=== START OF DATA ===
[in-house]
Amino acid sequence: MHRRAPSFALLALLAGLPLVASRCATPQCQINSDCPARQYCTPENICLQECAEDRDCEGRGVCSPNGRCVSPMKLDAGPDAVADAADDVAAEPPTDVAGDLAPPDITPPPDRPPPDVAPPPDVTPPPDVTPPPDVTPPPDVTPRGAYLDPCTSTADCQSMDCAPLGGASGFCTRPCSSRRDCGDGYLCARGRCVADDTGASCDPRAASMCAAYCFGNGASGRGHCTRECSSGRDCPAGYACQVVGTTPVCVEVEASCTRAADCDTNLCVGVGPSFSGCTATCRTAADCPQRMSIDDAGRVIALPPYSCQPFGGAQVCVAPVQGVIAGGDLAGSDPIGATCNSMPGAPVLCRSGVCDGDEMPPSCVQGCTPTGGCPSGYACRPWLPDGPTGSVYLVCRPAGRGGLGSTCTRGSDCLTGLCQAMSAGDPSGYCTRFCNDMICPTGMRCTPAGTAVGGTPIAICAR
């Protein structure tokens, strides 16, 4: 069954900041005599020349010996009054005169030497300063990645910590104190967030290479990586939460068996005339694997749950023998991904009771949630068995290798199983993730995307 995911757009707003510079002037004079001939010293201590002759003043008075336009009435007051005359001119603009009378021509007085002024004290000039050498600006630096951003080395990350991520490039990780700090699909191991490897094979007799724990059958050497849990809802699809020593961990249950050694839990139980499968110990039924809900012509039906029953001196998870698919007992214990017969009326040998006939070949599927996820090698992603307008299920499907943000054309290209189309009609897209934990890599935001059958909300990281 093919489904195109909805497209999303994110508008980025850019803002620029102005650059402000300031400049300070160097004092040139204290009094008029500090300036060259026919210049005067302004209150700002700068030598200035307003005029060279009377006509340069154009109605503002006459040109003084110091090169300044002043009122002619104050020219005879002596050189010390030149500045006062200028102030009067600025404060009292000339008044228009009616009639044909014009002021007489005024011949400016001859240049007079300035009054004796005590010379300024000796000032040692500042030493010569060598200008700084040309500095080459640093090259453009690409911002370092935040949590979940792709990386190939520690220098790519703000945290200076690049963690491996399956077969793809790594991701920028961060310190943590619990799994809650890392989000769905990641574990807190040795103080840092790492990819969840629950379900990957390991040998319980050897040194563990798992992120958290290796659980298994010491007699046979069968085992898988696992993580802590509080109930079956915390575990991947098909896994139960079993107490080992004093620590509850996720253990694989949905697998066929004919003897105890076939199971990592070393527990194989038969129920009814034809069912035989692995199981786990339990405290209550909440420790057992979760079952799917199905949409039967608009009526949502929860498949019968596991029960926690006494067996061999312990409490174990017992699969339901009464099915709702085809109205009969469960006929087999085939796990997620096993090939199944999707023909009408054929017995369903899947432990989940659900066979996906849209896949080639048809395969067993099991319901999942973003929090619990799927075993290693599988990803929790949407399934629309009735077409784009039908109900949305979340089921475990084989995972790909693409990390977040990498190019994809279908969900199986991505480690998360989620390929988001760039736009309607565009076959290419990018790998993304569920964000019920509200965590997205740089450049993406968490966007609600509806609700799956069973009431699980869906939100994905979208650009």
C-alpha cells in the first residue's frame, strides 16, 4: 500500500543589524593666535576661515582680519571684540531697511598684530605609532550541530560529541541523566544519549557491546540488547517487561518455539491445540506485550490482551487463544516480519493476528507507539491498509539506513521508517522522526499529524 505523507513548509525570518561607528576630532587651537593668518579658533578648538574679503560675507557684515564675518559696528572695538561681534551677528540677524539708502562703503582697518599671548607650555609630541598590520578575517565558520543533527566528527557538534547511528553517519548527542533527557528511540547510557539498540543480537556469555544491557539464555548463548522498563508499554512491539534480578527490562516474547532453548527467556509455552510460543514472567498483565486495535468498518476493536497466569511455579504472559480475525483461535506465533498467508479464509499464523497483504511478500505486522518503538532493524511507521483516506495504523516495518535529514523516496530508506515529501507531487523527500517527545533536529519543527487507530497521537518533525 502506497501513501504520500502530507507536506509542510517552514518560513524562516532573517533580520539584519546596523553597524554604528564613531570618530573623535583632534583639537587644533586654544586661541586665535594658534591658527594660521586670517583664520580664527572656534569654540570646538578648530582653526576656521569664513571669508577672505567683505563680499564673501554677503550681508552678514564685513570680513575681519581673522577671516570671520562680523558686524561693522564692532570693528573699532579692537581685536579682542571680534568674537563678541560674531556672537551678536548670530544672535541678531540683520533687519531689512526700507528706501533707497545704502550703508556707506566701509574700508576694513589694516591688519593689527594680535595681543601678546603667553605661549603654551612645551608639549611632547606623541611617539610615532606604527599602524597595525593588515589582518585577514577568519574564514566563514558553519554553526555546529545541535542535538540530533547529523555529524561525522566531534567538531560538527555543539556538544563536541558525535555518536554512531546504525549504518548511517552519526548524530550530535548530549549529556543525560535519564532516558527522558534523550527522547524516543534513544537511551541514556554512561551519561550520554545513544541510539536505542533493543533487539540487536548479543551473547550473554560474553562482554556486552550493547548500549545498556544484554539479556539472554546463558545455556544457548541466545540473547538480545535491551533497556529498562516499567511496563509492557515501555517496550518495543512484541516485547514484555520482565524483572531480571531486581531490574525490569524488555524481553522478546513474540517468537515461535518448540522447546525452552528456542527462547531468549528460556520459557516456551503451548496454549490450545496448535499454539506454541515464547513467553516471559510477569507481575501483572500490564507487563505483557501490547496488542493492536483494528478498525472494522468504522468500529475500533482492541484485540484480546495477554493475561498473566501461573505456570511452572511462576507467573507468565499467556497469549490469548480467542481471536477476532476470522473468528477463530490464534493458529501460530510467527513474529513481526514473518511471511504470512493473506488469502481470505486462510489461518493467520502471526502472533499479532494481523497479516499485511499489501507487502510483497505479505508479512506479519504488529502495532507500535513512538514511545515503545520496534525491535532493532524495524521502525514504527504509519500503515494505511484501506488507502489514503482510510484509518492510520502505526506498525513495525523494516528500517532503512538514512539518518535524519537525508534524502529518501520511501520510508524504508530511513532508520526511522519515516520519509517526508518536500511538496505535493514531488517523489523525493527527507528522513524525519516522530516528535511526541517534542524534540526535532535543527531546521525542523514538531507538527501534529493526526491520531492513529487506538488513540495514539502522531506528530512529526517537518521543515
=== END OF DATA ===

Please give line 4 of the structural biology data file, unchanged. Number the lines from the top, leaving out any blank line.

C-alpha cells in the first residue's frame, strides 16, 4: 500500500543589524593666535576661515582680519571684540531697511598684530605609532550541530560529541541523566544519549557491546540488547517487561518455539491445540506485550490482551487463544516480519493476528507507539491498509539506513521508517522522526499529524 505523507513548509525570518561607528576630532587651537593668518579658533578648538574679503560675507557684515564675518559696528572695538561681534551677528540677524539708502562703503582697518599671548607650555609630541598590520578575517565558520543533527566528527557538534547511528553517519548527542533527557528511540547510557539498540543480537556469555544491557539464555548463548522498563508499554512491539534480578527490562516474547532453548527467556509455552510460543514472567498483565486495535468498518476493536497466569511455579504472559480475525483461535506465533498467508479464509499464523497483504511478500505486522518503538532493524511507521483516506495504523516495518535529514523516496530508506515529501507531487523527500517527545533536529519543527487507530497521537518533525 502506497501513501504520500502530507507536506509542510517552514518560513524562516532573517533580520539584519546596523553597524554604528564613531570618530573623535583632534583639537587644533586654544586661541586665535594658534591658527594660521586670517583664520580664527572656534569654540570646538578648530582653526576656521569664513571669508577672505567683505563680499564673501554677503550681508552678514564685513570680513575681519581673522577671516570671520562680523558686524561693522564692532570693528573699532579692537581685536579682542571680534568674537563678541560674531556672537551678536548670530544672535541678531540683520533687519531689512526700507528706501533707497545704502550703508556707506566701509574700508576694513589694516591688519593689527594680535595681543601678546603667553605661549603654551612645551608639549611632547606623541611617539610615532606604527599602524597595525593588515589582518585577514577568519574564514566563514558553519554553526555546529545541535542535538540530533547529523555529524561525522566531534567538531560538527555543539556538544563536541558525535555518536554512531546504525549504518548511517552519526548524530550530535548530549549529556543525560535519564532516558527522558534523550527522547524516543534513544537511551541514556554512561551519561550520554545513544541510539536505542533493543533487539540487536548479543551473547550473554560474553562482554556486552550493547548500549545498556544484554539479556539472554546463558545455556544457548541466545540473547538480545535491551533497556529498562516499567511496563509492557515501555517496550518495543512484541516485547514484555520482565524483572531480571531486581531490574525490569524488555524481553522478546513474540517468537515461535518448540522447546525452552528456542527462547531468549528460556520459557516456551503451548496454549490450545496448535499454539506454541515464547513467553516471559510477569507481575501483572500490564507487563505483557501490547496488542493492536483494528478498525472494522468504522468500529475500533482492541484485540484480546495477554493475561498473566501461573505456570511452572511462576507467573507468565499467556497469549490469548480467542481471536477476532476470522473468528477463530490464534493458529501460530510467527513474529513481526514473518511471511504470512493473506488469502481470505486462510489461518493467520502471526502472533499479532494481523497479516499485511499489501507487502510483497505479505508479512506479519504488529502495532507500535513512538514511545515503545520496534525491535532493532524495524521502525514504527504509519500503515494505511484501506488507502489514503482510510484509518492510520502505526506498525513495525523494516528500517532503512538514512539518518535524519537525508534524502529518501520511501520510508524504508530511513532508520526511522519515516520519509517526508518536500511538496505535493514531488517523489523525493527527507528522513524525519516522530516528535511526541517534542524534540526535532535543527531546521525542523514538531507538527501534529493526526491520531492513529487506538488513540495514539502522531506528530512529526517537518521543515